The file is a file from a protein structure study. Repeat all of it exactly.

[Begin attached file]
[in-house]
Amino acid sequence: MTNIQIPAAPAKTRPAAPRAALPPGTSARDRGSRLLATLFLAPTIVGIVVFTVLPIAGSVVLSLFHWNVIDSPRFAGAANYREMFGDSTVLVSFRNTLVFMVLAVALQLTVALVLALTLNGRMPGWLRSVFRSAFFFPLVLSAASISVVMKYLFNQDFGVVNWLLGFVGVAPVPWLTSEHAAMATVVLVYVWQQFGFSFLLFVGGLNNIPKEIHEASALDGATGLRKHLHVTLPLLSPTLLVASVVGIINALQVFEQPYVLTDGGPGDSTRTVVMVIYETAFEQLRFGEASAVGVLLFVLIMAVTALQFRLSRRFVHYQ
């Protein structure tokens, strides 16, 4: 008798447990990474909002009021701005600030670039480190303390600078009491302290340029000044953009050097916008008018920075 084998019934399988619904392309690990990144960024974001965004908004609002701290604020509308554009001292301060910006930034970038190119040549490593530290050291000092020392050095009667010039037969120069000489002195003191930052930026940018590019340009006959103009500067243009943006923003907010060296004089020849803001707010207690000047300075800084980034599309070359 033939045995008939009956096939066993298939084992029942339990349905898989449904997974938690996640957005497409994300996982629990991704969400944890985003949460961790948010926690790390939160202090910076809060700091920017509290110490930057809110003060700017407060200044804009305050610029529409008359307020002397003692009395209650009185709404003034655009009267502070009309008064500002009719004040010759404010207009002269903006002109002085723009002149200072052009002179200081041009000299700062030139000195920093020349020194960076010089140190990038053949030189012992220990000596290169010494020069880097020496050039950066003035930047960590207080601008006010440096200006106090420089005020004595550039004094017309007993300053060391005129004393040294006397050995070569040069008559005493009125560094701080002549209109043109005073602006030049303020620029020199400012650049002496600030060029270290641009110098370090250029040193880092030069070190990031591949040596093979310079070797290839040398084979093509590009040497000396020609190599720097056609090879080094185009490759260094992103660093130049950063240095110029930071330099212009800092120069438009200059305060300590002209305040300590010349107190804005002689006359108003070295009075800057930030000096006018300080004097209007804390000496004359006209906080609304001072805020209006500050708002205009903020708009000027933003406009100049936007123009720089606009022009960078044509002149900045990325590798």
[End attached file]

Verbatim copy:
[in-house]
Amino acid sequence: MTNIQIPAAPAKTRPAAPRAALPPGTSARDRGSRLLATLFLAPTIVGIVVFTVLPIAGSVVLSLFHWNVIDSPRFAGAANYREMFGDSTVLVSFRNTLVFMVLAVALQLTVALVLALTLNGRMPGWLRSVFRSAFFFPLVLSAASISVVMKYLFNQDFGVVNWLLGFVGVAPVPWLTSEHAAMATVVLVYVWQQFGFSFLLFVGGLNNIPKEIHEASALDGATGLRKHLHVTLPLLSPTLLVASVVGIINALQVFEQPYVLTDGGPGDSTRTVVMVIYETAFEQLRFGEASAVGVLLFVLIMAVTALQFRLSRRFVHYQ
């Protein structure tokens, strides 16, 4: 008798447990990474909002009021701005600030670039480190303390600078009491302290340029000044953009050097916008008018920075 084998019934399988619904392309690990990144960024974001965004908004609002701290604020509308554009001292301060910006930034970038190119040549490593530290050291000092020392050095009667010039037969120069000489002195003191930052930026940018590019340009006959103009500067243009943006923003907010060296004089020849803001707010207690000047300075800084980034599309070359 033939045995008939009956096939066993298939084992029942339990349905898989449904997974938690996640957005497409994300996982629990991704969400944890985003949460961790948010926690790390939160202090910076809060700091920017509290110490930057809110003060700017407060200044804009305050610029529409008359307020002397003692009395209650009185709404003034655009009267502070009309008064500002009719004040010759404010207009002269903006002109002085723009002149200072052009002179200081041009000299700062030139000195920093020349020194960076010089140190990038053949030189012992220990000596290169010494020069880097020496050039950066003035930047960590207080601008006010440096200006106090420089005020004595550039004094017309007993300053060391005129004393040294006397050995070569040069008559005493009125560094701080002549209109043109005073602006030049303020620029020199400012650049002496600030060029270290641009110098370090250029040193880092030069070190990031591949040596093979310079070797290839040398084979093509590009040497000396020609190599720097056609090879080094185009490759260094992103660093130049950063240095110029930071330099212009800092120069438009200059305060300590002209305040300590010349107190804005002689006359108003070295009075800057930030000096006018300080004097209007804390000496004359006209906080609304001072805020209006500050708002205009903020708009000027933003406009100049936007123009720089606009022009960078044509002149900045990325590798």